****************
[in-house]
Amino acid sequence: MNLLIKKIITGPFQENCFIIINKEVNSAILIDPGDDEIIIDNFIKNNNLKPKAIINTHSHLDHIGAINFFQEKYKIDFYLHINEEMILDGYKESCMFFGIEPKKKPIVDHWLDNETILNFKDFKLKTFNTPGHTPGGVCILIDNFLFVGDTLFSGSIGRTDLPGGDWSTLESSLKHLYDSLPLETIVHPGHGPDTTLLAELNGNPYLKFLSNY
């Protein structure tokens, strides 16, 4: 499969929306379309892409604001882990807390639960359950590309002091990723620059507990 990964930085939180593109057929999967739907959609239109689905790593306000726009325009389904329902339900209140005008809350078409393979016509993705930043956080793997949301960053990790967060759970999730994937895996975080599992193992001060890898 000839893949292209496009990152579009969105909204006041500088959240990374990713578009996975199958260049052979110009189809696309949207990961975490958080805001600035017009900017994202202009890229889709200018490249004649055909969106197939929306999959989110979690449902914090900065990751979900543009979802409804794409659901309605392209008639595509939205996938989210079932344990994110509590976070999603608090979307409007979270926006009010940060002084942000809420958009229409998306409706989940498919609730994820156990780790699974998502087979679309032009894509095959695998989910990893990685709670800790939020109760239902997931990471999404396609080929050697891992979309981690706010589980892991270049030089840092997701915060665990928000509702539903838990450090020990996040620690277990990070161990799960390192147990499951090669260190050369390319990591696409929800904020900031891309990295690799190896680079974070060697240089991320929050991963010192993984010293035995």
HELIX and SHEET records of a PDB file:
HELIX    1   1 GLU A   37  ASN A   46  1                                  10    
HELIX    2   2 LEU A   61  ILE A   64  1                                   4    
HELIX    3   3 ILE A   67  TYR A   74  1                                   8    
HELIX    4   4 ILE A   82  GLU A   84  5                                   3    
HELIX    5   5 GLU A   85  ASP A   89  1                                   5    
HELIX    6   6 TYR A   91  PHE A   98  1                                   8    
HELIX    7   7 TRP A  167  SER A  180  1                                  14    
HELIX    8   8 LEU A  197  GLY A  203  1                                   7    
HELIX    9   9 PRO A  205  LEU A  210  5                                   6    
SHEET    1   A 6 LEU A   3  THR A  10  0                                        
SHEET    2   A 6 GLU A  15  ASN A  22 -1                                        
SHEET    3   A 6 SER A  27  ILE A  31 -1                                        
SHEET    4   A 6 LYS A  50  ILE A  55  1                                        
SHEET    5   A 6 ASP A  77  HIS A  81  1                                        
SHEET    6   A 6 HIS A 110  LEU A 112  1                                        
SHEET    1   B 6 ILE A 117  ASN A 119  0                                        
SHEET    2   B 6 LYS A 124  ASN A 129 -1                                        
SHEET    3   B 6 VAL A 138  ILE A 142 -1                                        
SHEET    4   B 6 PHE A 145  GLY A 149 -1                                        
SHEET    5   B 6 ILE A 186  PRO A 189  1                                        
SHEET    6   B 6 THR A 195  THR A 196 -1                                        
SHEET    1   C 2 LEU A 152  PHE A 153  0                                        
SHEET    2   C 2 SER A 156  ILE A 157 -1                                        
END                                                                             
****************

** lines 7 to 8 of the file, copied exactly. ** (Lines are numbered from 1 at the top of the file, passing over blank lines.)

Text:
HELIX    3   3 ILE A   67  TYR A   74  1                                   8    
HELIX    4   4 ILE A   82  GLU A   84  5                                   3    